“Our brains are wired to like sugar, salt and fat,” says Skarra. “There may be some people in the food industry who are sinister in manipulating sugar and salt, but those are the exceptions. The food industry is just following consumer taste preferences. Why does this product taste better than that one? Probably because [the former] had more sugar, salt or fat. Which one do you think the consumer will buy?”

But, she adds, the purchase decision will only be that simple if there are no outside factors. People are being educated to make smarter decisions. They’re understanding the consequences of their actions. Social media alert them to products other consumers consider to be “bad.” Sometimes the government intervenes, as it does with suggested limits on ingredients such as sodium or an expected ban on trans fats and partially hydrogenated oils.

The industry collectively went on the offensive in 2010, when 16 of the largest food and beverage processors created the Healthy Weight Commitment Foundation (HWCF) and pledged to introduce lower-calorie options, lower the calories of current products and reduce single-serve portion sizes, all in an effort to reduce the calories customers consume by 1.5 trillion calories by 2015.

As we reported in January 2014, those processors quickly exceeded their goals, eliminating 6.4 trillion calories by the end of 2012.

And, as we noted earlier, America’s three largest soda makers pledged on Sept. 23 to reduce calories contributed by their beverages by 20 percent over the next 10 years through a combination of product shuffling, repackaging and smaller portion sizes

Working on: Feeding the world

Critics of Big Food lower the volume when talk turns to feeding the world’s growing population. Most scientists agree it appears mathematically impossible to feed the 9 billion people expected in 2050 with current agricultural methods that in most regions already are very efficient. Especially without harming the planet in the process. Unless there is a strong injection of technology.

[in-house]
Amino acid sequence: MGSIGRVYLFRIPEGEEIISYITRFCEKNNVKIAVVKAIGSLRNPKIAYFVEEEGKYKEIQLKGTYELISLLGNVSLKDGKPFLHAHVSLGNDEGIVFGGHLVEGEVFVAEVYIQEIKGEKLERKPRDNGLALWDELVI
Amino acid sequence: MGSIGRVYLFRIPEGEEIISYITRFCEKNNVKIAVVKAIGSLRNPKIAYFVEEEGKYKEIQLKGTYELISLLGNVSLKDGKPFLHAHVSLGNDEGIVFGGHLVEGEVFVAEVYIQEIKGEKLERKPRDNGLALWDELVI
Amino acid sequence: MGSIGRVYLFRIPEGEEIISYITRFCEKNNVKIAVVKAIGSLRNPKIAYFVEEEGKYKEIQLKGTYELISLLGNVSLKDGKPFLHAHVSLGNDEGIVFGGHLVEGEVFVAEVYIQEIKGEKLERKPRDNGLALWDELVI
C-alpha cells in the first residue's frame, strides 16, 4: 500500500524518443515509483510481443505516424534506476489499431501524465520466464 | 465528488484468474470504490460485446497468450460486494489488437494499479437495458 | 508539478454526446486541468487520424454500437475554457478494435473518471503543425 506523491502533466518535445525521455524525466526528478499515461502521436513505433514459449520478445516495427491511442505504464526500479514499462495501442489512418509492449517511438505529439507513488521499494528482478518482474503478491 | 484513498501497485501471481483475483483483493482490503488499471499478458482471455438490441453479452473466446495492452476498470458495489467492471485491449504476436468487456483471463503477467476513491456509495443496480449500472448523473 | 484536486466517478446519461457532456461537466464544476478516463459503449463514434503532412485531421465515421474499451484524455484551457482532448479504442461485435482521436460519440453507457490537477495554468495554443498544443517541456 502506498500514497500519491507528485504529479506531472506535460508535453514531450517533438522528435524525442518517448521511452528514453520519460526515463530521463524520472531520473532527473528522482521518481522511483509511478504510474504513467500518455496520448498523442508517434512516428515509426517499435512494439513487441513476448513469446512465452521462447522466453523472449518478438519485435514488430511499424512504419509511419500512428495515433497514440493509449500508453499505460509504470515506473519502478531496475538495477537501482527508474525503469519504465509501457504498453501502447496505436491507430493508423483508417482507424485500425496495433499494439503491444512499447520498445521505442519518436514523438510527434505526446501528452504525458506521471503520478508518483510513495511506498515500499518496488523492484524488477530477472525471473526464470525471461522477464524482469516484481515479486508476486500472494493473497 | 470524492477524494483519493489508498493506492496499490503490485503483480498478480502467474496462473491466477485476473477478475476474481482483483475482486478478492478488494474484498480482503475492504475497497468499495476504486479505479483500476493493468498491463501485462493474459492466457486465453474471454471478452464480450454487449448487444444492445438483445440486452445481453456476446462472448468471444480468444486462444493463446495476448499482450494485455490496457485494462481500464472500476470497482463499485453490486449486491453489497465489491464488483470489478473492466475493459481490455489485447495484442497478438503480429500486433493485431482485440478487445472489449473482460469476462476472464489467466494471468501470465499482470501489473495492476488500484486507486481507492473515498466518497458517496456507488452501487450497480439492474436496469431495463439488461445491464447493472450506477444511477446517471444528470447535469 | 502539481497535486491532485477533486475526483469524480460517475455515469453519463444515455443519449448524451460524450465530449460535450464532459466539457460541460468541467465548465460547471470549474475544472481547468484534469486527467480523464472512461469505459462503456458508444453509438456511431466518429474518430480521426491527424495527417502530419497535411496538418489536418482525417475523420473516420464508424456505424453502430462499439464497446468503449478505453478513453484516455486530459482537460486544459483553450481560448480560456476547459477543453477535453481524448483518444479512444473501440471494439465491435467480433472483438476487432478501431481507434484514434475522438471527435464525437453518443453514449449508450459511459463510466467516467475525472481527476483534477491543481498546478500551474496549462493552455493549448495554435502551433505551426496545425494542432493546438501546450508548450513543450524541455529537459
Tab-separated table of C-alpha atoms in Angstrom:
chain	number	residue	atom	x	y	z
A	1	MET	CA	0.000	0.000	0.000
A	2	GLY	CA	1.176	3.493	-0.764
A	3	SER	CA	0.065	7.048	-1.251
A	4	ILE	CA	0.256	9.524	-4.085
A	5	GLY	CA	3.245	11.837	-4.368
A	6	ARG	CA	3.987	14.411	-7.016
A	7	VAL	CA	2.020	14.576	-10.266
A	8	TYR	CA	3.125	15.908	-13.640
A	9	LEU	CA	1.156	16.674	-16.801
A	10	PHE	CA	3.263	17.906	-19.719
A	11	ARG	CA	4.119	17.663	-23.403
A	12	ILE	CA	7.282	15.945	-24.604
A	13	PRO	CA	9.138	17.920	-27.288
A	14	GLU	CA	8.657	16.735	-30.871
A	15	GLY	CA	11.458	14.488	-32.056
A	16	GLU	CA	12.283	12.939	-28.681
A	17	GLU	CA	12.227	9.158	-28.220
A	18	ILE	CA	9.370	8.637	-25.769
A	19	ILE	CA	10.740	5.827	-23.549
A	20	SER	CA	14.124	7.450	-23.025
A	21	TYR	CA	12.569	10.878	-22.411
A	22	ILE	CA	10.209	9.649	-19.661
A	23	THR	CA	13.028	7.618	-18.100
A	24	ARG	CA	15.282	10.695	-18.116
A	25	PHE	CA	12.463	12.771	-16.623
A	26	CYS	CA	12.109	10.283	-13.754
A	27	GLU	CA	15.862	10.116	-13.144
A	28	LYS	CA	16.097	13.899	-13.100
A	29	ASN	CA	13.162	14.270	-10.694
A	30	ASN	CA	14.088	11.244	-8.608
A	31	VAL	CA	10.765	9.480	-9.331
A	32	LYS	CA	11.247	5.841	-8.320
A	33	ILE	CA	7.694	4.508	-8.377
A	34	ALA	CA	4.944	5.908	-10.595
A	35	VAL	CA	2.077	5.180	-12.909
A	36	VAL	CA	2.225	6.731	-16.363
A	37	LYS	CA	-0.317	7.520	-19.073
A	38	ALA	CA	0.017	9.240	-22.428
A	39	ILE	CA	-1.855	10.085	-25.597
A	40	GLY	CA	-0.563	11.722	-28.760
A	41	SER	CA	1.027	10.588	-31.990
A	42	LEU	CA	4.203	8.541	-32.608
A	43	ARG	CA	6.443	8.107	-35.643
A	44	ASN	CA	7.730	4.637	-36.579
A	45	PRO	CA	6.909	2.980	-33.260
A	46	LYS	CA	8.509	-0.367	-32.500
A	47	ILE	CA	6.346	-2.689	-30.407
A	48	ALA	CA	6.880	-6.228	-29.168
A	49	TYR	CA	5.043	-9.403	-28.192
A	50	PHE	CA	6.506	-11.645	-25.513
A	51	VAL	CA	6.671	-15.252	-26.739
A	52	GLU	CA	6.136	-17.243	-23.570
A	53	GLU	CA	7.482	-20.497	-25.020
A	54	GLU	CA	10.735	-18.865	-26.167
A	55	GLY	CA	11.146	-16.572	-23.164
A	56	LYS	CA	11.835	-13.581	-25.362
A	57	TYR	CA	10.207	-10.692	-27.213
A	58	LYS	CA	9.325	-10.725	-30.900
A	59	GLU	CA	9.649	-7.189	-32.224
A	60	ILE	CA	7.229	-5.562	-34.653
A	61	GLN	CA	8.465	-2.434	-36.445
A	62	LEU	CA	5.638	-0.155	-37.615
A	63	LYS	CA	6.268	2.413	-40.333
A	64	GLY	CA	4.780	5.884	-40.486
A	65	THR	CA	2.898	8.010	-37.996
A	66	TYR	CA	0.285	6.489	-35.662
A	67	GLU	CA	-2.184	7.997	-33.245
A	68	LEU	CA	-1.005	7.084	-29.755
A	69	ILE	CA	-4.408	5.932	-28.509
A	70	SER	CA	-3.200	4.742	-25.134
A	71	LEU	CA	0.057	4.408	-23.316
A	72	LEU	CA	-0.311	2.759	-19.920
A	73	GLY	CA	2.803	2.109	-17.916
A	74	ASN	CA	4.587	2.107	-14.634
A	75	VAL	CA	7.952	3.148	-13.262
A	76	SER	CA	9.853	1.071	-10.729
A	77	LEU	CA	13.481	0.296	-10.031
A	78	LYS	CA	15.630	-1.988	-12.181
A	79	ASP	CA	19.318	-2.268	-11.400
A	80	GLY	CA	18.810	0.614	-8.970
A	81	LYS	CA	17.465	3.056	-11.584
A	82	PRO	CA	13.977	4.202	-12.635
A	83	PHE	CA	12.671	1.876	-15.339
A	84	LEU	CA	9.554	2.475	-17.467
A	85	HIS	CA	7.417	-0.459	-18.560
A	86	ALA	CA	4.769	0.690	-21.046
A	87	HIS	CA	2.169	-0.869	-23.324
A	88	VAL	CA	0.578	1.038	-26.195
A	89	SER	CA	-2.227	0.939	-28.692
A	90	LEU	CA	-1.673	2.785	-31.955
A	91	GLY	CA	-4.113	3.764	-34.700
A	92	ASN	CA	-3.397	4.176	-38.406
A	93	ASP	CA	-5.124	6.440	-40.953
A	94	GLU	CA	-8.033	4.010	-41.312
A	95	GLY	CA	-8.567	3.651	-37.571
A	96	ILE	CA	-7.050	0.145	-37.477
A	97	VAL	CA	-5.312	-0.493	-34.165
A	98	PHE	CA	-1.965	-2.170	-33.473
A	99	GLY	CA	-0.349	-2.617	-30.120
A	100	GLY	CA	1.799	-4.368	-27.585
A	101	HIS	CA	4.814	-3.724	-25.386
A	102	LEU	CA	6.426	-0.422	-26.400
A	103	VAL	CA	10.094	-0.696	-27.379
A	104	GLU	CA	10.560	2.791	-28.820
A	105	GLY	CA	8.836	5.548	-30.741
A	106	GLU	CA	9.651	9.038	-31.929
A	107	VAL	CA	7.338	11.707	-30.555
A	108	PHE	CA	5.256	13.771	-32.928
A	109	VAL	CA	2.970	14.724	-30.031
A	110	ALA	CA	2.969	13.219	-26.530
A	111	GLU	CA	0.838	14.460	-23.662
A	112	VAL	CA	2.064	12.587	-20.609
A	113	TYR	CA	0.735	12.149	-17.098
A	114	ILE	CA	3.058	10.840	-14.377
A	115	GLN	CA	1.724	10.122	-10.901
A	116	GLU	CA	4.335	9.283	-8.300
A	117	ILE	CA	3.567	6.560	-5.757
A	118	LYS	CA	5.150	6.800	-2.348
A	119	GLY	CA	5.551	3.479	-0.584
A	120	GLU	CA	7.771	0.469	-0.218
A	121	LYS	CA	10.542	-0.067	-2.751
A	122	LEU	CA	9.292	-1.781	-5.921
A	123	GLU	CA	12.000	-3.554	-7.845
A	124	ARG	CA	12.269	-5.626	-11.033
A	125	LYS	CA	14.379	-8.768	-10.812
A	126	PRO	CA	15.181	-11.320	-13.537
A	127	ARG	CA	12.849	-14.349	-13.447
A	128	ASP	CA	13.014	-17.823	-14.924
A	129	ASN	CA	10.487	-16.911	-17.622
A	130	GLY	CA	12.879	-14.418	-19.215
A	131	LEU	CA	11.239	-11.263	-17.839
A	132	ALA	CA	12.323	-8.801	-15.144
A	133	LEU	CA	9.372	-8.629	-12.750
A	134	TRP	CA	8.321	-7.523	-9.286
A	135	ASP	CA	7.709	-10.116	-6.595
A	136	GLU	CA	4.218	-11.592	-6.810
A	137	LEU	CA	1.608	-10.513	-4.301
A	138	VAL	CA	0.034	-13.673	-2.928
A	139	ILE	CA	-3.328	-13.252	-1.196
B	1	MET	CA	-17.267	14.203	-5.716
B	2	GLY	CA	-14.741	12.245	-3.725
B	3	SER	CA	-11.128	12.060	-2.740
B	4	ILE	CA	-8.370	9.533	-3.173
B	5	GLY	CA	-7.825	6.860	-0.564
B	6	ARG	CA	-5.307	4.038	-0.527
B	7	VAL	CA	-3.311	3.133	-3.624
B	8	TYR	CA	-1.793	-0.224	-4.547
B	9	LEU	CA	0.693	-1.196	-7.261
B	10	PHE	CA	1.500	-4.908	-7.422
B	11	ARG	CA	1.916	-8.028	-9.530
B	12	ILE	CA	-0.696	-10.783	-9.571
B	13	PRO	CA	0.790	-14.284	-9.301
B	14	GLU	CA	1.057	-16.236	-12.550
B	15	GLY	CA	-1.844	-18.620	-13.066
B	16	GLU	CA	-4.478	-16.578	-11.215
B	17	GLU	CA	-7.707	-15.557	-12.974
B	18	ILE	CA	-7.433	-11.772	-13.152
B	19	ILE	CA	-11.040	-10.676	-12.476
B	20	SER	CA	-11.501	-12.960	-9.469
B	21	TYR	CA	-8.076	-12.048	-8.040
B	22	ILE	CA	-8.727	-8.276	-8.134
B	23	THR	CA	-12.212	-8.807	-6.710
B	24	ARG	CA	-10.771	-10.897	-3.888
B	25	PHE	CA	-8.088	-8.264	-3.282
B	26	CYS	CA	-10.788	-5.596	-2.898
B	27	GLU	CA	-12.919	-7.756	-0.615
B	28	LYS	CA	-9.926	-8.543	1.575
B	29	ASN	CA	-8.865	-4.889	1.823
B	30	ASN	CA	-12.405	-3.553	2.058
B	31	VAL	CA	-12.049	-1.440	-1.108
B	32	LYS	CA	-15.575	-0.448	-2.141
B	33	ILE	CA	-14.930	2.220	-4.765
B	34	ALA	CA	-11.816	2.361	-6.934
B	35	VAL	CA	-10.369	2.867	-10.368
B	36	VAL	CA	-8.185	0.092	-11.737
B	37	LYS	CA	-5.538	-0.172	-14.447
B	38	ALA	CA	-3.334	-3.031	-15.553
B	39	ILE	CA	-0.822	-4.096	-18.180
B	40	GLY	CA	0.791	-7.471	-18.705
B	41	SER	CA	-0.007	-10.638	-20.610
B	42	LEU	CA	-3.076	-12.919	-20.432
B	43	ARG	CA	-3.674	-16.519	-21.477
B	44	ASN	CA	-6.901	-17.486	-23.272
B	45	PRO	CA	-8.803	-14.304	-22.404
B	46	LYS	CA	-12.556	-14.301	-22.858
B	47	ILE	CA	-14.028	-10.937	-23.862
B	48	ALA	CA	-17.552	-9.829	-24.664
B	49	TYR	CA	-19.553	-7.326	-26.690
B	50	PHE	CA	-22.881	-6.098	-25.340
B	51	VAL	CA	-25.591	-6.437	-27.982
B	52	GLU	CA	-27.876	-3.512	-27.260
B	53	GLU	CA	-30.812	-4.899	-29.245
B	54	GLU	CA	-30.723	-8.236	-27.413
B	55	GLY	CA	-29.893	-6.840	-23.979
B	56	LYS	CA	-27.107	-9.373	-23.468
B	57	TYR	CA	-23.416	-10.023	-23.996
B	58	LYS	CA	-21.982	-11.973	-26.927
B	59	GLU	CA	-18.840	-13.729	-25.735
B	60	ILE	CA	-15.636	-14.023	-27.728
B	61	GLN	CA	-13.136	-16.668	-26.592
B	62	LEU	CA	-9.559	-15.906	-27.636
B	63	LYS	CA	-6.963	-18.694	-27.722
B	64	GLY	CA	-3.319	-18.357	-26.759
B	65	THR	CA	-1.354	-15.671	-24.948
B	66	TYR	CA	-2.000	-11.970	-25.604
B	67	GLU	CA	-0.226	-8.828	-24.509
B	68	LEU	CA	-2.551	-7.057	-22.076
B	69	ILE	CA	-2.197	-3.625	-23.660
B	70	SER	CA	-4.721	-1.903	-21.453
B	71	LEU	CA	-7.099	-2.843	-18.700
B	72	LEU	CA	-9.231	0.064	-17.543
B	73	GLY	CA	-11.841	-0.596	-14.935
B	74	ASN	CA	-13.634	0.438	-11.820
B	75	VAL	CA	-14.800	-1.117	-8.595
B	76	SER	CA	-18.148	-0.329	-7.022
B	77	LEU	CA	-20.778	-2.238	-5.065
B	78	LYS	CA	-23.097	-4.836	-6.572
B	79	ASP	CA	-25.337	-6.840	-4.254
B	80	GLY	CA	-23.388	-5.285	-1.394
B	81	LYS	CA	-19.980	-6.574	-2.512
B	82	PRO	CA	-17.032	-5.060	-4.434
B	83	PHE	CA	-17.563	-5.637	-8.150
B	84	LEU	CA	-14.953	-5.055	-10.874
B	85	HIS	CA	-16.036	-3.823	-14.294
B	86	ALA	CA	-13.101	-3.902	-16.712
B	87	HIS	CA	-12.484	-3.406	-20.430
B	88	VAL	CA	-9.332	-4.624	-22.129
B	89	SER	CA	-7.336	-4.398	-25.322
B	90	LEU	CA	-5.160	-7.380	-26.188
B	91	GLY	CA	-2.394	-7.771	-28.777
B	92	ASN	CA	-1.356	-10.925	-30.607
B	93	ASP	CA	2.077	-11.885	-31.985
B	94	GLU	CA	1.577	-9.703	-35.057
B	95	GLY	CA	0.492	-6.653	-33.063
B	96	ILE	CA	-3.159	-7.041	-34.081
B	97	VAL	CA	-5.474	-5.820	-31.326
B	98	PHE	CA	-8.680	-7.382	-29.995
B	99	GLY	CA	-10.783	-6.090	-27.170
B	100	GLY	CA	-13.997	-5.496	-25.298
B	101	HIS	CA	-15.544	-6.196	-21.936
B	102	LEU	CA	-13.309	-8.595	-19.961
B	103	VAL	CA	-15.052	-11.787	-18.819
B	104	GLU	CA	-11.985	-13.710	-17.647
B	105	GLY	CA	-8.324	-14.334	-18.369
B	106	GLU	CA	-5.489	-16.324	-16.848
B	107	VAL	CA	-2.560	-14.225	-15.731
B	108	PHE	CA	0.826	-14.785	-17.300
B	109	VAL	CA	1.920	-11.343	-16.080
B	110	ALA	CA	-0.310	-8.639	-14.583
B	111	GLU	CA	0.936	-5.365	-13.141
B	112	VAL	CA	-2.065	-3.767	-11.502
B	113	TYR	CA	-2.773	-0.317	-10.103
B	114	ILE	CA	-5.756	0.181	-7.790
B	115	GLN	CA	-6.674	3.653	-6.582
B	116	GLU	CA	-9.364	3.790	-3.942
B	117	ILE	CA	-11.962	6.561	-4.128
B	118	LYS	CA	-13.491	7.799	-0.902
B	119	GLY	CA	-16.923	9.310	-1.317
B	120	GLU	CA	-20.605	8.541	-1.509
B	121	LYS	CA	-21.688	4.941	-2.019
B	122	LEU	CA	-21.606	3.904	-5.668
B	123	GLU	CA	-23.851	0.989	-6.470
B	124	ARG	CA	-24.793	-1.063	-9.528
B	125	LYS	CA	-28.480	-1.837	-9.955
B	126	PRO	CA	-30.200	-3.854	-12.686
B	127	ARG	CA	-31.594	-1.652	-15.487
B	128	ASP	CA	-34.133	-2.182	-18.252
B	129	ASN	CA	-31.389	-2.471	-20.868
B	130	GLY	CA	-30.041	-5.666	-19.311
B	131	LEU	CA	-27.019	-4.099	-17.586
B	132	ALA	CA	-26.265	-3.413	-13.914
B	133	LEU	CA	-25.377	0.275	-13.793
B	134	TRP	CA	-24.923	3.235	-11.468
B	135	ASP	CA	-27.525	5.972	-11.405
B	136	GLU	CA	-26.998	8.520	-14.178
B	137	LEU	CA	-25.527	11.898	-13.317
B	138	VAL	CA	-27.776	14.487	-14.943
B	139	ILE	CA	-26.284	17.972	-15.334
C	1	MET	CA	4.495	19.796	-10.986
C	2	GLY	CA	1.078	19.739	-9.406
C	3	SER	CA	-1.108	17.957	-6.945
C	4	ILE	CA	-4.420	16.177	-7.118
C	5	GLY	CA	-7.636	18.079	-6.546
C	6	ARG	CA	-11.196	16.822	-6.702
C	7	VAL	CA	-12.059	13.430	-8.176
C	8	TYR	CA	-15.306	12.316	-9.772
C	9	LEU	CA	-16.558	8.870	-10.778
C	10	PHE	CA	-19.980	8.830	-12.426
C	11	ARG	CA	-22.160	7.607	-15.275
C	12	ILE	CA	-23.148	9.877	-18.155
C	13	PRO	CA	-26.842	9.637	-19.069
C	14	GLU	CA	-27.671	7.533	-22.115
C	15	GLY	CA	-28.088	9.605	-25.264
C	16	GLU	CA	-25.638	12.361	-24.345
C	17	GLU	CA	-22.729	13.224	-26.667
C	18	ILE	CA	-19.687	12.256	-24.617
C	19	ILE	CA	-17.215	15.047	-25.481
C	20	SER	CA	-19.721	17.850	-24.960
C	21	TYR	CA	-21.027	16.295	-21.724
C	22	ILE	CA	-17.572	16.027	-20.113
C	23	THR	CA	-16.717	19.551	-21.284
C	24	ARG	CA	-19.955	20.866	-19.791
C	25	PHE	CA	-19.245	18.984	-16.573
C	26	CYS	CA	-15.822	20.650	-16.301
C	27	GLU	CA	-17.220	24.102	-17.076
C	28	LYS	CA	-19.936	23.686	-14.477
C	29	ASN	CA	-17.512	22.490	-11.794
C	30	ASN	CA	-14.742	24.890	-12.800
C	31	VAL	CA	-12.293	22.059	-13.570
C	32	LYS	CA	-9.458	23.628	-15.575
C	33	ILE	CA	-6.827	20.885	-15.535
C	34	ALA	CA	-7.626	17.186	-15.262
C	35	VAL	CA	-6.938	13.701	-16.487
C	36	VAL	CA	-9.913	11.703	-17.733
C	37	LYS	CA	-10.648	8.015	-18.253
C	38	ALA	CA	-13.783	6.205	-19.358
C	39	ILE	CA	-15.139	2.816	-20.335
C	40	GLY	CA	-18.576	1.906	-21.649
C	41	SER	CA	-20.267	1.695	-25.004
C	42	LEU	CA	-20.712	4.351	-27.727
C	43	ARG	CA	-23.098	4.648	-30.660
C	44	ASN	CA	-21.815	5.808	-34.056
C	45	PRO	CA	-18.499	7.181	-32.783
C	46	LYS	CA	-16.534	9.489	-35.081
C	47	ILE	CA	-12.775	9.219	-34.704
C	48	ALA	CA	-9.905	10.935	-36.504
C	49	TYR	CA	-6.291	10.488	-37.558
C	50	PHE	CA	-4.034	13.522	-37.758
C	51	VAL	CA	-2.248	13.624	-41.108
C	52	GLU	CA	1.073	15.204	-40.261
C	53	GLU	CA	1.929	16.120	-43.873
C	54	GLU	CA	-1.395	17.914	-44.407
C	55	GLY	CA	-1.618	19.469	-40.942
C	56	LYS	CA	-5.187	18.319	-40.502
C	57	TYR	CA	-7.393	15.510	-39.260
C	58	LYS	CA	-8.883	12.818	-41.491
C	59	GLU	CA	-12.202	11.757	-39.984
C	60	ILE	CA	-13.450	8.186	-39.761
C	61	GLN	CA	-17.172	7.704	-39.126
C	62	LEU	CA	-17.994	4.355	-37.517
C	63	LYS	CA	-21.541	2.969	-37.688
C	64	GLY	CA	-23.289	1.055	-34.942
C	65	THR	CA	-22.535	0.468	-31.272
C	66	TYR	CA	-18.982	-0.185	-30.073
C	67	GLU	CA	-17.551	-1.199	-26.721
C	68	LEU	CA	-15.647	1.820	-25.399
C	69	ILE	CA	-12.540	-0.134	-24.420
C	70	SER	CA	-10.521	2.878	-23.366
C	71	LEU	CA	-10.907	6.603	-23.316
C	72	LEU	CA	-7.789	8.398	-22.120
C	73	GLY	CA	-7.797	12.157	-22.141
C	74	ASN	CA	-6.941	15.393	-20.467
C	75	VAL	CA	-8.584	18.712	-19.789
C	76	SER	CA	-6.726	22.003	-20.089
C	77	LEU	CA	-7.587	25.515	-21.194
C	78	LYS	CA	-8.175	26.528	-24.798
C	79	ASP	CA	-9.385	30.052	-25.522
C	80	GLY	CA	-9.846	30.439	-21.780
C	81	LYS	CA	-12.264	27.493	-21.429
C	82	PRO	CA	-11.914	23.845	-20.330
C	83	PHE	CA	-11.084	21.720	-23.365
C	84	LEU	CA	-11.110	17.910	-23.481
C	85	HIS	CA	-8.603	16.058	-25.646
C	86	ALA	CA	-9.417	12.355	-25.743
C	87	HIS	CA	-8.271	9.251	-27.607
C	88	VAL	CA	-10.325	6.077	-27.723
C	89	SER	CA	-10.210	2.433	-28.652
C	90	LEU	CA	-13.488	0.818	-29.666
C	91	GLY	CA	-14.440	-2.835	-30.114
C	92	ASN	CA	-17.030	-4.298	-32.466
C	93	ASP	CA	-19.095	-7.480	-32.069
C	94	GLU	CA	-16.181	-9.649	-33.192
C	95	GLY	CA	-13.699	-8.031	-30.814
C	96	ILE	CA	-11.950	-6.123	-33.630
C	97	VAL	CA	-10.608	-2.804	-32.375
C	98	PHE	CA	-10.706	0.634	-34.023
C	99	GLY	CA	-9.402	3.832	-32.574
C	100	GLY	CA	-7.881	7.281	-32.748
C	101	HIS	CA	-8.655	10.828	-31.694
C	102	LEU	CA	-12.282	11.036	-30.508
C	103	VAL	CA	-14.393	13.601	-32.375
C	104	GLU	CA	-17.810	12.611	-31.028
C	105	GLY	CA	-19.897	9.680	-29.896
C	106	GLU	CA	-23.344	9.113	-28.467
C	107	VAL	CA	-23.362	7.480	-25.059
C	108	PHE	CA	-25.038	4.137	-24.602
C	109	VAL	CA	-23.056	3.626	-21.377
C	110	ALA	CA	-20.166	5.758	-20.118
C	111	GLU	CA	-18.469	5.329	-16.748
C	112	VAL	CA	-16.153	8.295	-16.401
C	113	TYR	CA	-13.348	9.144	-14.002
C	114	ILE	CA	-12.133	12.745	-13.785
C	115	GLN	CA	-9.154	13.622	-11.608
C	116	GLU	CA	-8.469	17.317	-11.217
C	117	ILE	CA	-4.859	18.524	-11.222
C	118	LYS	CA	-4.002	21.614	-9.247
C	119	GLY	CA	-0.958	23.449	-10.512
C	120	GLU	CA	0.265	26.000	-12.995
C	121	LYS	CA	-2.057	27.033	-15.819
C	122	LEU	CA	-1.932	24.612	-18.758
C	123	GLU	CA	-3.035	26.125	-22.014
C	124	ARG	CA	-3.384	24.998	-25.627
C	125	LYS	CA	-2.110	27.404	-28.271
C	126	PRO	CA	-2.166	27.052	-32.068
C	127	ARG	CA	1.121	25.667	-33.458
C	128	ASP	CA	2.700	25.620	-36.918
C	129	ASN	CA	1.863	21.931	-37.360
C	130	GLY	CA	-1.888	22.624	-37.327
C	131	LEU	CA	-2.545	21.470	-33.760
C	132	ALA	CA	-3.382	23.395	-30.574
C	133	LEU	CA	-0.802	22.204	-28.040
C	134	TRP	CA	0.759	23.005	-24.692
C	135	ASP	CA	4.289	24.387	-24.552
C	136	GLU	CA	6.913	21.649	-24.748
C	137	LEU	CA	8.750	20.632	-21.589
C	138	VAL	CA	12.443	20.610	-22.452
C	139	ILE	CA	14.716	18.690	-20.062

The three-way tug of feeding the world/not harming the Earth/using technology has created a concern and debate that draws in not just the food industry and agriculture but world politics, economics, ecology and science and technology.

The concern was brought to the fore in January 2011 when the United Kingdom’s Government Office for Science published “The Future of Food and Farming: Challenges and choices for global sustainability.”

“The case for urgent action in the global food system is now compelling,” Professor Sir John Beddington, chief scientific adviser to the British government and head of the Government Office for Science, writes in the foreword. “The needs of a growing world population will need to be satisfied as critical resources such as water, energy and land become increasingly scarce. The food system must become sustainable, whilst adapting to climate change and substantially contributing to climate change mitigation. There is also a need to redouble efforts to address hunger, which continues to affect so many. Deciding how to balance the competing pressures and demands on the global food system is a major task facing policy makers and was the impetus for this Foresight Project.”

The people we talked to for this story don’t think we can do it without at least some genetic engineering of plants.